Trade can be an important enabler of sustainable development. Rule-based, equitable multilateral trade regime is the demand of the day. We are happy to note the encouraging developments in Bali. This progress needs to be sustained through early implementation of the adopted provisions.
Similarly, given the robust size and potential, we recognize the significant role that the remittance can play in development financing. But, we would need clear MRV for remittance to be least-costly and socially beneficial for the origin countries. At the same time, if FDI is to be included in the tool box of means of implementation, it would require origin countries to leverage certain investments to flow into sectors where long-term capacity gaps – for example, in health, education, agriculture, climate change adaptation – are to be met. And, we already have numerous good examples on all those fronts that can be emulated in a greater scale..
Mr. Co-chair,
Unlike anytime in the past, transfer of technology, development and capacity building have emerged as key elements in the overall development endeavor. In an increasingly knowledge-based global economy, with evolution of ICT, the developing countries have the opportunity to prosper fast. On the other hand, these countries have the risks of getting further marginalized in case they fail to reap such benefits.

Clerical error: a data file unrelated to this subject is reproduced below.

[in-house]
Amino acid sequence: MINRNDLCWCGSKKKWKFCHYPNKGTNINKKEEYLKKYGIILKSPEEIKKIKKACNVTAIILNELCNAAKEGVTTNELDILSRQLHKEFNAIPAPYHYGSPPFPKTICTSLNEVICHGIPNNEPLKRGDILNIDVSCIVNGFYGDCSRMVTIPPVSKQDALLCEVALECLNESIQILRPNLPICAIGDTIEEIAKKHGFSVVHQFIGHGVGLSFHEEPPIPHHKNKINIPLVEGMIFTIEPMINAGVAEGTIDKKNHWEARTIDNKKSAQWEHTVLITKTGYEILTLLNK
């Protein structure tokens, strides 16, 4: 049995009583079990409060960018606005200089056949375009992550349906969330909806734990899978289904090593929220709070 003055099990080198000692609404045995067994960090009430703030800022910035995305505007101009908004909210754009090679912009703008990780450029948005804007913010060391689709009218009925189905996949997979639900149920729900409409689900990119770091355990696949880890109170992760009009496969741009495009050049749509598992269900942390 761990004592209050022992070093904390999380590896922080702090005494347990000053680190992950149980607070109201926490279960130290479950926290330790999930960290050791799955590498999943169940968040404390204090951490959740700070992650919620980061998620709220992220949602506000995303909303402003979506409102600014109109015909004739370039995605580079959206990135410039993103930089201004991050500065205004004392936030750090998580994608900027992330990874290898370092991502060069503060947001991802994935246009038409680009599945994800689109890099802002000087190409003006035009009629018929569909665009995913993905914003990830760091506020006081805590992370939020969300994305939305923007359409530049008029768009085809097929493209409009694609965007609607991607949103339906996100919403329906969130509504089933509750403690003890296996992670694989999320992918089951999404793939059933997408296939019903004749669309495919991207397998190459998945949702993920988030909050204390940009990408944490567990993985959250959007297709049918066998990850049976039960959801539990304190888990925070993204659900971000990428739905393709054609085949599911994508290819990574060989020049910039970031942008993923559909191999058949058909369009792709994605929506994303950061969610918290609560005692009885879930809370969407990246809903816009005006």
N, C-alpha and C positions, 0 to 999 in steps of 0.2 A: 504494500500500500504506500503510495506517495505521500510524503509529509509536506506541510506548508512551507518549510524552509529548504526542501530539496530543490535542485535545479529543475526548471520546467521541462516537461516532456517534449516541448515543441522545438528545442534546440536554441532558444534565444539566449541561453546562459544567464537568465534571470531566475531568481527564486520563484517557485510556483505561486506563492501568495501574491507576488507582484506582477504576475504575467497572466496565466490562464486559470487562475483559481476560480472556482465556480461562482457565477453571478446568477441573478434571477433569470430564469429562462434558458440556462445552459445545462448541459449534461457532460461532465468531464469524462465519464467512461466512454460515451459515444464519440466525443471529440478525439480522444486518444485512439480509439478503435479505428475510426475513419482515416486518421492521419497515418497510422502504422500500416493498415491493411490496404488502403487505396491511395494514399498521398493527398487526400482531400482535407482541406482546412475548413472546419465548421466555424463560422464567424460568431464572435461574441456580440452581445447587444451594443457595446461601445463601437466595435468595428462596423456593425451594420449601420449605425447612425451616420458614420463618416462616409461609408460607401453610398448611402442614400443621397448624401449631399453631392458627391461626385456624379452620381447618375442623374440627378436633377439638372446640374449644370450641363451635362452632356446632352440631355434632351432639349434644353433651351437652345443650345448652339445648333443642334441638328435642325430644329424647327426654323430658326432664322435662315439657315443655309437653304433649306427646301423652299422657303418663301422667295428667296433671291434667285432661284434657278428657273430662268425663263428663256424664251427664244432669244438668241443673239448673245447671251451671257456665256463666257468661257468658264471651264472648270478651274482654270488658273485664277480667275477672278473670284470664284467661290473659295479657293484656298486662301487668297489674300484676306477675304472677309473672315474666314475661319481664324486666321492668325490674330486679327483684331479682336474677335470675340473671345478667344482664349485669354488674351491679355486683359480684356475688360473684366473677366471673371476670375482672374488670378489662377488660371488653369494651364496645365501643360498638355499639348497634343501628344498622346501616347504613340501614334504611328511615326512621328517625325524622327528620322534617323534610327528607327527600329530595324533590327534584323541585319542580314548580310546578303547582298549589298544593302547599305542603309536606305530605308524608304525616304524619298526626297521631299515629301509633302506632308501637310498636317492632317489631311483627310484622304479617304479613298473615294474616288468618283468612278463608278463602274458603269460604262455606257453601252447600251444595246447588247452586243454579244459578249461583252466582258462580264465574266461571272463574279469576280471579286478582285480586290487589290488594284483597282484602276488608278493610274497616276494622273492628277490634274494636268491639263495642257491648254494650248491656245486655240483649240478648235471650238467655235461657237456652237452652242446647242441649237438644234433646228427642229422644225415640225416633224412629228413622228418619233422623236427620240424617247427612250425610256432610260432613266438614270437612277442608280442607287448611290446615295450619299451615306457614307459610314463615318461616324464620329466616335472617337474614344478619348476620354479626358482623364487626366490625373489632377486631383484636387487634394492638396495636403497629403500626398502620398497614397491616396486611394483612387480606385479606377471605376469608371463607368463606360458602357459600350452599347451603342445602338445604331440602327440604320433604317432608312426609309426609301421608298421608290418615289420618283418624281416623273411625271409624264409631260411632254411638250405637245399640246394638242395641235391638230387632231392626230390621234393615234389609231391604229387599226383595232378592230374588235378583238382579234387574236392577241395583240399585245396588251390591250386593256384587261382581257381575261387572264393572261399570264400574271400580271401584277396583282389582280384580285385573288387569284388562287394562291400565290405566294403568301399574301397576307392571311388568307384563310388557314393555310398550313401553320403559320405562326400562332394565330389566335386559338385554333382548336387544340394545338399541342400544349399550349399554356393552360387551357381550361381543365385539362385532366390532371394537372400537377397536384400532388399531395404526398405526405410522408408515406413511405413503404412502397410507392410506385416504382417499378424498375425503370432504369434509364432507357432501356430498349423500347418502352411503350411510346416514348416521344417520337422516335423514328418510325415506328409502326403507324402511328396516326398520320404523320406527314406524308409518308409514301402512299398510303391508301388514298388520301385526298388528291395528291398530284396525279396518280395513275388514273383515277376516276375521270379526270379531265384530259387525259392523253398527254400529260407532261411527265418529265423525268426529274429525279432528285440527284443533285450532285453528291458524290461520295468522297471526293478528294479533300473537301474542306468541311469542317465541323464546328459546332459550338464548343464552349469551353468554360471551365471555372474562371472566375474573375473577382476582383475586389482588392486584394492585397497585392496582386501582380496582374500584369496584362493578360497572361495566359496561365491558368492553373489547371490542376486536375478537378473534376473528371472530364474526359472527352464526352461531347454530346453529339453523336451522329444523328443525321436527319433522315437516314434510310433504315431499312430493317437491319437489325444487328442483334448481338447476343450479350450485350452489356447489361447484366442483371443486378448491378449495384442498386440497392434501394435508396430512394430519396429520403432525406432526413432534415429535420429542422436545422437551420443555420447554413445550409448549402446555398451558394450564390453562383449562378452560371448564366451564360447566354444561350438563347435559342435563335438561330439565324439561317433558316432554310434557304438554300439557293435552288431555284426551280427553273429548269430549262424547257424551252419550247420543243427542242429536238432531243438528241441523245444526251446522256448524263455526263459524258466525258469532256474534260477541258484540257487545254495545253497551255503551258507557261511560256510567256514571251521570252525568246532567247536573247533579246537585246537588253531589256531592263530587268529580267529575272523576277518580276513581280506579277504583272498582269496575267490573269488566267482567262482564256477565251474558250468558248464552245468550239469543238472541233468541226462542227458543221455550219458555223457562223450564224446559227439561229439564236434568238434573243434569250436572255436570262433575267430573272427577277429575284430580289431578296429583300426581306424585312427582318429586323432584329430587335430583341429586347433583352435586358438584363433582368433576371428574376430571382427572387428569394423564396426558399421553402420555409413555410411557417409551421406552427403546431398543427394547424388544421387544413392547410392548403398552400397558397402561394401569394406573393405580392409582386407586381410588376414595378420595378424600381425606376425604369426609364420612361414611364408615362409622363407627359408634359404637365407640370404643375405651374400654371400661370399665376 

Transfer of technologies – particularly in the area of basic livelihood or the ‘life-saving’ circumstances that are critical for the survival of vast majority of poor in low income countries. Transfer of such innovation cannot be left to market forces. In that regard, we note with hope the successes of a few global partnerships, like GAVI, CGIAR, CSISA. It would be worthwhile to try similar innovative partnerships leveraged through public support, in areas like, heath, education and agriculture. This would be particularly helpful to LDCs or low-income countries.
While technology development, in certain areas, could embrace innovative partnerships with committed and demonstrated non-governmental stakeholders, their involvement must not be in lieu of the commitments of the States. Technologies developed through such partnerships, particularly, those are linked with lives support and livelihoods ones, must be made available to the vulnerable countries or countries with special needs preferably through UN or other multilateral institutions, and in affordable terms and prices.
In case of LDCs, the emerging Technology Bank holds promise. Over the next two years, we would look forward to its early operationalization with the support of our partners in terms of the Bank’s scope, modalities and resources availability. If fully resources, the proposed Bank has the potential to be an effective mechanism that can break the log-jam in technology transfer in the LDCs.
Finally, we would need enhanced, robust provisions and commitments on technology – in terms of development and transfer. A strong focus on STI would be crucial. Director of CERN
suggested a few practical options, yesterday. Here, a target, for instance, could make STI available on the basis of ‘open access principles’. We look forward to actively engage, as the opportunities come in designing such a target.
Thank you, Mr. Chair.